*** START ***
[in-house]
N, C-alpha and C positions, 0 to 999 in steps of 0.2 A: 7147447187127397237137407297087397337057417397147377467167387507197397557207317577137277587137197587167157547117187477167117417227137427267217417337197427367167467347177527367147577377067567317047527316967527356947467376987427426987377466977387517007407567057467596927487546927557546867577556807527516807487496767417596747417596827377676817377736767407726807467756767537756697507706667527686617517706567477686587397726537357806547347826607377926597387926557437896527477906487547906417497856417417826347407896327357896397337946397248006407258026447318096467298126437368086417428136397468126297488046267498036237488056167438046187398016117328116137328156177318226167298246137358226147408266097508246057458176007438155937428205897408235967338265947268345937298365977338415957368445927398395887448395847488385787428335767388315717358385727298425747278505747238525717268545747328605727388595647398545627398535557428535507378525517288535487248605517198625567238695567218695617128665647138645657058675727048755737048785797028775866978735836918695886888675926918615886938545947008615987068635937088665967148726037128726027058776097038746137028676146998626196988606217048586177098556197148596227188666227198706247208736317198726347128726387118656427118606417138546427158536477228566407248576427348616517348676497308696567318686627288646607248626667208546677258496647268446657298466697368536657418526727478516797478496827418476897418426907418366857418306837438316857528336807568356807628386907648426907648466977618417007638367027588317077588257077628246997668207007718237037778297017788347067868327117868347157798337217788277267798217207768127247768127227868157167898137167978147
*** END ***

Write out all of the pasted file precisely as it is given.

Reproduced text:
[in-house]
N, C-alpha and C positions, 0 to 999 in steps of 0.2 A: 7147447187127397237137407297087397337057417397147377467167387507197397557207317577137277587137197587167157547117187477167117417227137427267217417337197427367167467347177527367147577377067567317047527316967527356947467376987427426987377466977387517007407567057467596927487546927557546867577556807527516807487496767417596747417596827377676817377736767407726807467756767537756697507706667527686617517706567477686587397726537357806547347826607377926597387926557437896527477906487547906417497856417417826347407896327357896397337946397248006407258026447318096467298126437368086417428136397468126297488046267498036237488056167438046187398016117328116137328156177318226167298246137358226147408266097508246057458176007438155937428205897408235967338265947268345937298365977338415957368445927398395887448395847488385787428335767388315717358385727298425747278505747238525717268545747328605727388595647398545627398535557428535507378525517288535487248605517198625567238695567218695617128665647138645657058675727048755737048785797028775866978735836918695886888675926918615886938545947008615987068635937088665967148726037128726027058776097038746137028676146998626196988606217048586177098556197148596227188666227198706247208736317198726347128726387118656427118606417138546427158536477228566407248576427348616517348676497308696567318686627288646607248626667208546677258496647268446657298466697368536657418526727478516797478496827418476897418426907418366857418306837438316857528336807568356807628386907648426907648466977618417007638367027588317077588257077628246997668207007718237037778297017788347067868327117868347157798337217788277267798217207768127247768127227868157167898137167978147